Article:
Renewables

Run-of-river hydropower: Two years on, the struggle continues

Run-of-river hydropower

Photo: Visočica River (Facebook/Odbranimo reke Stare planine)

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July 18, 2019

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Published:

July 18, 2019

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More than two years on, the public and citizens across the Balkans fighting for the right to water and against run-of-river small hydropower plants are not giving up on their struggle. Protests and actions were organized from July 6 to 16 across the region, with a conference titled “Rakita – the rule of law crushed” to be held in Belgrade tomorrow.

In the village of Rakita on Mt. Stara Planina in Serbia, inspectors banned the investor from proceeding with the construction of the Zvonce run-of-river small hydropower plant (SHPP) and ordered the removal of pipes from the riverbed, but the works continue regardless.

The issue will be addressed in Belgrade tomorrow, at a conference titled “Rakita – the rule of law crushed,” with the media and the public to be informed about the latest developments in Rakita and the illegal resumption of works to lay pipes for the Zvonce mini hydropower plant despite the Ministry of Environmental Protection’s decision ordering the removal of pipes from the Rakitska riverbed.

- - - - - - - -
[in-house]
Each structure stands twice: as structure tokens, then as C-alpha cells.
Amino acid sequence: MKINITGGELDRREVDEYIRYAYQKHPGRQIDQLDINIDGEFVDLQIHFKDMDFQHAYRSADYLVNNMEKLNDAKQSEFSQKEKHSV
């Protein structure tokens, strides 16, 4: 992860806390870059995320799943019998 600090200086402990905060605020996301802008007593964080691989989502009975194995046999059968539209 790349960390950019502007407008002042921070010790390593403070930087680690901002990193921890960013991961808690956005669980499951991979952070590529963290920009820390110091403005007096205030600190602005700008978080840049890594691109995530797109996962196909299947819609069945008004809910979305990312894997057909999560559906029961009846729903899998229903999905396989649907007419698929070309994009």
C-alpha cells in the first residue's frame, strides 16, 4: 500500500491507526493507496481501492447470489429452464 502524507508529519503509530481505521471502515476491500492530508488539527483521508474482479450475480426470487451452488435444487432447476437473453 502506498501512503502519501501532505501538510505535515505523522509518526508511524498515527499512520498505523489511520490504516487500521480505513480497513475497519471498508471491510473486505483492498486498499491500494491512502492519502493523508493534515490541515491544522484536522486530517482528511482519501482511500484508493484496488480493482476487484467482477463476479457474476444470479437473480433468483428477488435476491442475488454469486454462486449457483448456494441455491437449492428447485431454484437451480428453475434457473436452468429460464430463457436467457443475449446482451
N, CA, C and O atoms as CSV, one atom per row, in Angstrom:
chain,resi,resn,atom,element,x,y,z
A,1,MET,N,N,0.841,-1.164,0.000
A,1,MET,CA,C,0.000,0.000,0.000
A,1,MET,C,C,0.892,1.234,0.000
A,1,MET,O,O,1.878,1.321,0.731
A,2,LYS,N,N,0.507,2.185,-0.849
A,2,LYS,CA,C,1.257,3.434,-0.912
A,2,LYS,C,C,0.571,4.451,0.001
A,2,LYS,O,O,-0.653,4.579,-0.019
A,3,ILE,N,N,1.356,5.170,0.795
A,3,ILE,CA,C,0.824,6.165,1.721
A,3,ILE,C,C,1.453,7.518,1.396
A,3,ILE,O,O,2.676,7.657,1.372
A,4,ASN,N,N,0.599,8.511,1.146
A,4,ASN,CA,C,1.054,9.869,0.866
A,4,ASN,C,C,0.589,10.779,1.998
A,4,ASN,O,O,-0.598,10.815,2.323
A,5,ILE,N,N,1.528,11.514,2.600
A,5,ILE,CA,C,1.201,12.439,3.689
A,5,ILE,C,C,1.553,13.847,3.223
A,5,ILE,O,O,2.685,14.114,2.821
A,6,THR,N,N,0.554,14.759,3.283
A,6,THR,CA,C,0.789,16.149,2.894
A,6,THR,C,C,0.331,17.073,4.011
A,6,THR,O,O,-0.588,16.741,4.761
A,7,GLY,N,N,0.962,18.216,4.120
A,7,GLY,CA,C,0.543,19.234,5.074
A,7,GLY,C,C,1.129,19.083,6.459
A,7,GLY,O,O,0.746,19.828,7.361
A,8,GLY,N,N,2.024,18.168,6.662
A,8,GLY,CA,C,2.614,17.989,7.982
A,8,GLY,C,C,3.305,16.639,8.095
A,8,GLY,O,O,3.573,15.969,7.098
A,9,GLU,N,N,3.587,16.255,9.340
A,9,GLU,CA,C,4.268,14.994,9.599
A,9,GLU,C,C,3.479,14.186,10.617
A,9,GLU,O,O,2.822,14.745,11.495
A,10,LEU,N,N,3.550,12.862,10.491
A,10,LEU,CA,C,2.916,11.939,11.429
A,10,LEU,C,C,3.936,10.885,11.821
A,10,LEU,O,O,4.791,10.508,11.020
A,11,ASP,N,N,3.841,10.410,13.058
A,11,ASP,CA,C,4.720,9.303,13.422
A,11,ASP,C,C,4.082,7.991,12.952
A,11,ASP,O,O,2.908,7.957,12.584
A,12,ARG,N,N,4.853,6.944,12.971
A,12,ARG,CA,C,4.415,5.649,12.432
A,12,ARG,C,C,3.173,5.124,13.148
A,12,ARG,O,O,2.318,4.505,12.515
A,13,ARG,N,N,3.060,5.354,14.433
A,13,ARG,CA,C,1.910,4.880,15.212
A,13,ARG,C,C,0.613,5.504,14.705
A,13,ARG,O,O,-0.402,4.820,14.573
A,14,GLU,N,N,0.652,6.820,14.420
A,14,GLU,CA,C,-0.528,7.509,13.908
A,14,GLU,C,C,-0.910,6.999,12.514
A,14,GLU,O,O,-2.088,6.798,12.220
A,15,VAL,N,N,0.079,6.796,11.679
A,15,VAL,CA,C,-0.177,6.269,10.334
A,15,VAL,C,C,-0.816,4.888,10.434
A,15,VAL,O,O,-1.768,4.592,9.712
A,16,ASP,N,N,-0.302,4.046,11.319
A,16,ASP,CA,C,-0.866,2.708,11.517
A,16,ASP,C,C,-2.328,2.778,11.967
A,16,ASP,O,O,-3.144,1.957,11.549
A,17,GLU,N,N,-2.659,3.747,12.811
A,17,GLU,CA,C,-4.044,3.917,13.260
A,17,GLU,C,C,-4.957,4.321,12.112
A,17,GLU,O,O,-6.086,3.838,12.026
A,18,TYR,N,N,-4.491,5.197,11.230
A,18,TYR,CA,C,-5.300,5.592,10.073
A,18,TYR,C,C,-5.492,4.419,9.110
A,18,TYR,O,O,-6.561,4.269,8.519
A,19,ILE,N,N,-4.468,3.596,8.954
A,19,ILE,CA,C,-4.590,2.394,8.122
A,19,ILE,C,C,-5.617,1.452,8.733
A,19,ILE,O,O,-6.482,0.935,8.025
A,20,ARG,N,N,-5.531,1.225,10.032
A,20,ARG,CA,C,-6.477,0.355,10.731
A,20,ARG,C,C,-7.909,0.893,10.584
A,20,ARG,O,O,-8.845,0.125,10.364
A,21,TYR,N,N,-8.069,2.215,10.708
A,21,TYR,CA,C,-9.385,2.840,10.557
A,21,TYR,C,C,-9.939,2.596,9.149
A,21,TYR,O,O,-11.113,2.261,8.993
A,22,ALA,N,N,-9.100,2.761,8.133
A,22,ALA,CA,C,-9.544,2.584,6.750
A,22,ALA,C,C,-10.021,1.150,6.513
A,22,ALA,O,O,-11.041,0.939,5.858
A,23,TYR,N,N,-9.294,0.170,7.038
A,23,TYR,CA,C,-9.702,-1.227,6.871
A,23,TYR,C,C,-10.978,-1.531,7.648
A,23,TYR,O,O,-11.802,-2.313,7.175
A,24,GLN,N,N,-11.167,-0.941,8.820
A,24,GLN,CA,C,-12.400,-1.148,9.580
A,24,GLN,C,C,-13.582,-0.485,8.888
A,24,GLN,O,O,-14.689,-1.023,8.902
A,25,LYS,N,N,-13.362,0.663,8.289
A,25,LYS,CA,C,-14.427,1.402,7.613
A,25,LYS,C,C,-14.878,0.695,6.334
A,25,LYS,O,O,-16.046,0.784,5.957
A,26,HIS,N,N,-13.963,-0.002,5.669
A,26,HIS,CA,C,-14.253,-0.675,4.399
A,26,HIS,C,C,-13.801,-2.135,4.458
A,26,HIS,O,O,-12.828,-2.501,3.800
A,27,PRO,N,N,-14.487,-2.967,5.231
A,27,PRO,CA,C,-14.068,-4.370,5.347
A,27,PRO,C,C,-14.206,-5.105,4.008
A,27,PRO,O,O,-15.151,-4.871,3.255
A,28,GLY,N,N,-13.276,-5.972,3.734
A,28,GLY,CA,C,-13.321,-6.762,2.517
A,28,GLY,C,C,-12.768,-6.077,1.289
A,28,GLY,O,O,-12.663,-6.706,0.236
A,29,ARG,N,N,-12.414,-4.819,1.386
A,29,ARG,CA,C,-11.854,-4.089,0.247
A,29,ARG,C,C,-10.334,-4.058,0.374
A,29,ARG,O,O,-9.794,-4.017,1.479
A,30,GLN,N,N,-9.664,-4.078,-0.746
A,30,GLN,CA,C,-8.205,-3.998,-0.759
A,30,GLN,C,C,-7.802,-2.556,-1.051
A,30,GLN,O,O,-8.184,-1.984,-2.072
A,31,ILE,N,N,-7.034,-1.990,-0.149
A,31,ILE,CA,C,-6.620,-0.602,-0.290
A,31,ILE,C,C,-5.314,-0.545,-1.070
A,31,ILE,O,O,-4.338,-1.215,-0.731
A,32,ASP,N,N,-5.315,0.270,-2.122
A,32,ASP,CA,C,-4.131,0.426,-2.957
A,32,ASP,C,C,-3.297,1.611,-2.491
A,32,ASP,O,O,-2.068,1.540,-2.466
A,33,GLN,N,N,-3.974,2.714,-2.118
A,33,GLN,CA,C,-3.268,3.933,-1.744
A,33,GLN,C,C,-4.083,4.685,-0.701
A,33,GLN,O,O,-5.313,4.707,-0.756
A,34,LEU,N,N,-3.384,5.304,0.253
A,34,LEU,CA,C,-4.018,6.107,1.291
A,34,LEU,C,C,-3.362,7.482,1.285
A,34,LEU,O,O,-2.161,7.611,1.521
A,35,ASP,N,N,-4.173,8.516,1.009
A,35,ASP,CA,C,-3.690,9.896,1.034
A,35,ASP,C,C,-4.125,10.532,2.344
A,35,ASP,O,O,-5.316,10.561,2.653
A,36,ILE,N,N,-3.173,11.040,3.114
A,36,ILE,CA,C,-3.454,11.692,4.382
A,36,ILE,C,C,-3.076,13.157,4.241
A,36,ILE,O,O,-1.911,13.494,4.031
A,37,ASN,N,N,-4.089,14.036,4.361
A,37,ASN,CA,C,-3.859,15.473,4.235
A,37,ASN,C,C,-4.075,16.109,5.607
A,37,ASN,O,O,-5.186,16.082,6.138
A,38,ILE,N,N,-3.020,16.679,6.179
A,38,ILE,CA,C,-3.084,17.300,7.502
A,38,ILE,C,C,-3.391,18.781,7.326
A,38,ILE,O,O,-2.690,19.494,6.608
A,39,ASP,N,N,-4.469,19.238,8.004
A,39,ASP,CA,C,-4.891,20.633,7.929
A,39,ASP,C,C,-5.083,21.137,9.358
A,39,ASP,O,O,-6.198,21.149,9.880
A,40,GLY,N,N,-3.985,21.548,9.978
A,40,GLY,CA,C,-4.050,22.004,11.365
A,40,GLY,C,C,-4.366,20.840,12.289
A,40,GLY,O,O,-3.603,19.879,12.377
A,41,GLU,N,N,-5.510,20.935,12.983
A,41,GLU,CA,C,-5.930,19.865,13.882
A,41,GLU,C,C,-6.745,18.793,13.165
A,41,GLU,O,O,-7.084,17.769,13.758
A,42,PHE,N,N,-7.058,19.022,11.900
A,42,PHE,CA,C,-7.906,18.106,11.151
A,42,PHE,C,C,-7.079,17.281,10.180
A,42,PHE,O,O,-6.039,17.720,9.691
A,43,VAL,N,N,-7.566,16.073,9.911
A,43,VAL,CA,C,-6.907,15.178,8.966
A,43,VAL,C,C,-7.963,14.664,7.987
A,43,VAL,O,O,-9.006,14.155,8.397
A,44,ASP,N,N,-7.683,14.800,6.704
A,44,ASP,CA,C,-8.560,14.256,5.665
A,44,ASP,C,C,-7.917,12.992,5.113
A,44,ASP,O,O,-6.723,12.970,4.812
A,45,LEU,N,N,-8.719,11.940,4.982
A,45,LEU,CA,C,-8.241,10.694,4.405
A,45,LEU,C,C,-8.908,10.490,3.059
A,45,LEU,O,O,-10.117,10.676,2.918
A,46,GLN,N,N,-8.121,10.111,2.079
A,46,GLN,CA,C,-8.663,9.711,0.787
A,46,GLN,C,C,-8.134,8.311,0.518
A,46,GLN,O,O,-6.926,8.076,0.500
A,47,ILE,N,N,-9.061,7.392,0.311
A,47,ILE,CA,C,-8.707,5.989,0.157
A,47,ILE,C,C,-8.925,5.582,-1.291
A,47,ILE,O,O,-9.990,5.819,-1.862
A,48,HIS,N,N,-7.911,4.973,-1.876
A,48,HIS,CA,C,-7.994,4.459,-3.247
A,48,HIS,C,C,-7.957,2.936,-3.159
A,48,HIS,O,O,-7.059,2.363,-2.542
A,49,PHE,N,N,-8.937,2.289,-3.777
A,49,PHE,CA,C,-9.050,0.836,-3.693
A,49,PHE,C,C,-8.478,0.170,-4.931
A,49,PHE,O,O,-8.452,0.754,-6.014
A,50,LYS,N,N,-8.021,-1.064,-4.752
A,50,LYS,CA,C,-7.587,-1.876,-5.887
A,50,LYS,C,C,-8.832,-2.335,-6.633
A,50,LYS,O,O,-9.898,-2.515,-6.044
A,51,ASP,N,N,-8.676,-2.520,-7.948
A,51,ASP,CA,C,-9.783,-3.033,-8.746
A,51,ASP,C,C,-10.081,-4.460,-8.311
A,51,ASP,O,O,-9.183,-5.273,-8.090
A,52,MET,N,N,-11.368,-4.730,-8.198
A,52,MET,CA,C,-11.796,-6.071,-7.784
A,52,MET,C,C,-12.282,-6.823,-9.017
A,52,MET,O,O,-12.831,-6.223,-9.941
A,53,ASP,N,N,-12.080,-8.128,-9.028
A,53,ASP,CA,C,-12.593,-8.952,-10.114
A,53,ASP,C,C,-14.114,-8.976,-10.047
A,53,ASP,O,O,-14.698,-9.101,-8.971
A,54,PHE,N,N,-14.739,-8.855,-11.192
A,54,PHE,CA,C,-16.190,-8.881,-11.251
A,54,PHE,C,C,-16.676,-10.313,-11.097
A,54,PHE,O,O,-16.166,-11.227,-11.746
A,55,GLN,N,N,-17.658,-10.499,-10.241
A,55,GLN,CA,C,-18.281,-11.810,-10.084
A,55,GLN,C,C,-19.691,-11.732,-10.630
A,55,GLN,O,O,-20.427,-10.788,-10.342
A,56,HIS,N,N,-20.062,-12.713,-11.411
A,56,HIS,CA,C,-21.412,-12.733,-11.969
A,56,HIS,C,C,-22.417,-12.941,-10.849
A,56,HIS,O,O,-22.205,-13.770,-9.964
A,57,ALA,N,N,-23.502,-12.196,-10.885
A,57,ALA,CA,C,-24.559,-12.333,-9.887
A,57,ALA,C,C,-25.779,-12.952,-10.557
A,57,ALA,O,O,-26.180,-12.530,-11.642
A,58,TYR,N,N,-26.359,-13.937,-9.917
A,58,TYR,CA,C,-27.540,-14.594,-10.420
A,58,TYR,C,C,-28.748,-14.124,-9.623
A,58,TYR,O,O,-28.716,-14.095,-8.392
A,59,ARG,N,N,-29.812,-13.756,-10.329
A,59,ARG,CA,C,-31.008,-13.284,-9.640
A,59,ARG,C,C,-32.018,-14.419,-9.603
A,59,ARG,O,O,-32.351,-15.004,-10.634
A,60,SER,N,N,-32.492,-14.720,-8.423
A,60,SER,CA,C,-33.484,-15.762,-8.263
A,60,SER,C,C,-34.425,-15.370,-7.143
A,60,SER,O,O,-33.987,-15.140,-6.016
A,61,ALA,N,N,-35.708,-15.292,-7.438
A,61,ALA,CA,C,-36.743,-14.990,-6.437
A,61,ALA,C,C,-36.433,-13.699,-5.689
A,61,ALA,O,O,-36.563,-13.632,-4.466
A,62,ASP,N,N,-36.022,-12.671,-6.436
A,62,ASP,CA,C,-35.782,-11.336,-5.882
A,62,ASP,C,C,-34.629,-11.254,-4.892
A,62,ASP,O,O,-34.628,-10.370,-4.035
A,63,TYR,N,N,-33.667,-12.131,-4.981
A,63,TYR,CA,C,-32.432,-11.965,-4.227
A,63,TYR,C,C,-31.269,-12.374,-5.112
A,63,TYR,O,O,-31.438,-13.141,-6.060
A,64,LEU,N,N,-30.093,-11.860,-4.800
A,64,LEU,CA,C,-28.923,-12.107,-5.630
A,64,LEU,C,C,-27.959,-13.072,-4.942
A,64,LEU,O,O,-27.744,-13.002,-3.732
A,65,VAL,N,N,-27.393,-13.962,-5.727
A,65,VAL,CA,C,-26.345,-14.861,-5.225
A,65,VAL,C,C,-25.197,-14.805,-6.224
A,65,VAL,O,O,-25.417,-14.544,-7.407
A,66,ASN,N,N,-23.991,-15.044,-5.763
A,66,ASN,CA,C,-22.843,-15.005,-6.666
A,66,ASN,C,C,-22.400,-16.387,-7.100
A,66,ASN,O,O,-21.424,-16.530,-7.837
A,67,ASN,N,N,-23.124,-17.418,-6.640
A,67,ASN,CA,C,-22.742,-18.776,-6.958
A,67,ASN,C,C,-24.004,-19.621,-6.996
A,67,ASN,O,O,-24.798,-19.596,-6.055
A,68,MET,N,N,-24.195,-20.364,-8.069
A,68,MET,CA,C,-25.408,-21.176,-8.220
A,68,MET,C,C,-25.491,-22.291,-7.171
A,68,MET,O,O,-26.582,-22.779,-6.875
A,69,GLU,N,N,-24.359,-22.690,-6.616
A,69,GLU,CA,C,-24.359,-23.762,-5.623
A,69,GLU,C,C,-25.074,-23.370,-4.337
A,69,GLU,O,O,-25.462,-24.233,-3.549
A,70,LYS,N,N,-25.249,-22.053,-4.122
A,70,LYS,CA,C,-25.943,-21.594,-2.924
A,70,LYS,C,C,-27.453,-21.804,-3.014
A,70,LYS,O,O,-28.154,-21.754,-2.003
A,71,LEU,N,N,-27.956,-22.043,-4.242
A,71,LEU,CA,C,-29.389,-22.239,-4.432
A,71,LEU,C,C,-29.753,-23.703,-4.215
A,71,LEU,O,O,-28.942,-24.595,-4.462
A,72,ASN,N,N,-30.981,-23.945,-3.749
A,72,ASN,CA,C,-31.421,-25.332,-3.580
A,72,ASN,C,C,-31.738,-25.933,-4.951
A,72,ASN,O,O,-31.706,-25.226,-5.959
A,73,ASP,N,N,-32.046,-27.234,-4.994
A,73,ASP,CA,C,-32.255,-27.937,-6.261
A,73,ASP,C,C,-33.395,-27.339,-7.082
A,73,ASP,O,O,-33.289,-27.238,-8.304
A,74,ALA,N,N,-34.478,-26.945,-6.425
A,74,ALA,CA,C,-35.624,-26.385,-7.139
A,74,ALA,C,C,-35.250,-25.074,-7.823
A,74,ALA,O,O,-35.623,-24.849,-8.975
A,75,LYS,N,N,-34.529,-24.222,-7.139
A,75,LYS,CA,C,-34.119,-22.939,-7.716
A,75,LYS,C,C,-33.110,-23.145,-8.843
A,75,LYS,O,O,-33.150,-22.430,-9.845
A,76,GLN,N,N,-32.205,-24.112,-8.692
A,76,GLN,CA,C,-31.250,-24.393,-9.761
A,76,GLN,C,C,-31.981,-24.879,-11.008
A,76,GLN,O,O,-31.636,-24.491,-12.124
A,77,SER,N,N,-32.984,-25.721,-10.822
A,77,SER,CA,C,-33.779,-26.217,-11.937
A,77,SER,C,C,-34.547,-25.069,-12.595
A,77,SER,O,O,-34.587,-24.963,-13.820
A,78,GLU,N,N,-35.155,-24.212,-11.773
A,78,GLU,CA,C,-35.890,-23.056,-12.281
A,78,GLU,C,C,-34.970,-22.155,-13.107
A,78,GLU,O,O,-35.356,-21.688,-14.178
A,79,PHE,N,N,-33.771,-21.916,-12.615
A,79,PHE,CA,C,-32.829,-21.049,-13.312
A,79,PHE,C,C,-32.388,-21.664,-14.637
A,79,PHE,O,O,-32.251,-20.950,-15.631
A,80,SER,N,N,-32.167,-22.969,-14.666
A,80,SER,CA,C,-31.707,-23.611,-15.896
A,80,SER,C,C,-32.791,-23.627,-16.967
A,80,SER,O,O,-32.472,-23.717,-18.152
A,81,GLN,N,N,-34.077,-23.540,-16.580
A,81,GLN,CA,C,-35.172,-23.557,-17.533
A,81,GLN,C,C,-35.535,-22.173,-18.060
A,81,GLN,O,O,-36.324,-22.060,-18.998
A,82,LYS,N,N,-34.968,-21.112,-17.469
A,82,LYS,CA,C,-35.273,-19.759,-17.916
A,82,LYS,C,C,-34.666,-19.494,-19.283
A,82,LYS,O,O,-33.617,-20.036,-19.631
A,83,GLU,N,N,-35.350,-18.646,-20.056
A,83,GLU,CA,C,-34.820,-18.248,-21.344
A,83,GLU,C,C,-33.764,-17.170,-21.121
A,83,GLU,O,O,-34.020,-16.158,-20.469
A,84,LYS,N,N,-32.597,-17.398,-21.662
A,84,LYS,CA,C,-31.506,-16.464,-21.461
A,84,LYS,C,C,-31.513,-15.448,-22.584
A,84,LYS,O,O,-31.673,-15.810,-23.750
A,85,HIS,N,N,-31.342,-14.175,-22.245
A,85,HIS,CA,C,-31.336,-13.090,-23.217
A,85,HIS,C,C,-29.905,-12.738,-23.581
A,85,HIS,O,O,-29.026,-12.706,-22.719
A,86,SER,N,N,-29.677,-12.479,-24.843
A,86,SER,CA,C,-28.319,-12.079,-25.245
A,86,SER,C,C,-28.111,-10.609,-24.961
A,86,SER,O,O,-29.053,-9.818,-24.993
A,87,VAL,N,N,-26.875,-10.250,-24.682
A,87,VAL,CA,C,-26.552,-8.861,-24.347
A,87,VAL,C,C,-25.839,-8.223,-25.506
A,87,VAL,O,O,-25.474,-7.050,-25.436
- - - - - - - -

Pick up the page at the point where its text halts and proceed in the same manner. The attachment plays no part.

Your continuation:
The lack of reaction from the authorities concerning the failure to implement the effective decision can lead to an escalation of conficts, placing the environment and people in jeopardy, according to the organizers – Civic Initiatives, the Defend Rivers of Mt. Stara Planina movement, and Savski Nasip.

“When we say the rule of law, this should mean a state where laws and regulations are observed and their violation sanctioned”

“When we say the rule of law, this should mean a state where laws and regulations are observed and their violation sanctioned. In Rakita, however, the investors building the SHPP are obviously allowed to violate the law with impunity, without any of the authorities lifting a finger to resolve the problem. They are playing the ‘Not it’ game,” Teodora Zahirović of Civic Initiatives told Balkan Green Energy News.

The “problem” may be an insufficient word to describe the environmental disaster that the SHPP’s construction can cause, as stated in reports and analyses of the Defend Rivers of Mt. Stara Planina activists, says Zahirović.

Photo: Rakita (Sanja Kljajić, Riverwatch)

“Meanwhile, the residents of Rakita are forced to defend the remnants of the rule of law with their bodies practically, and the rule of law has not only collapsed, it has been almost completely destroyed. The threats and attacks on the locals who have been bravely and resolutely fighting against the SHPP have lately grown to such extents that the residents say they are afraid to walk through the village alone in the evening. The basic freedom of assembly and right to protest have been drastically violated in Rakita. The rule of law means securing these basic freedoms,” Zahirović says.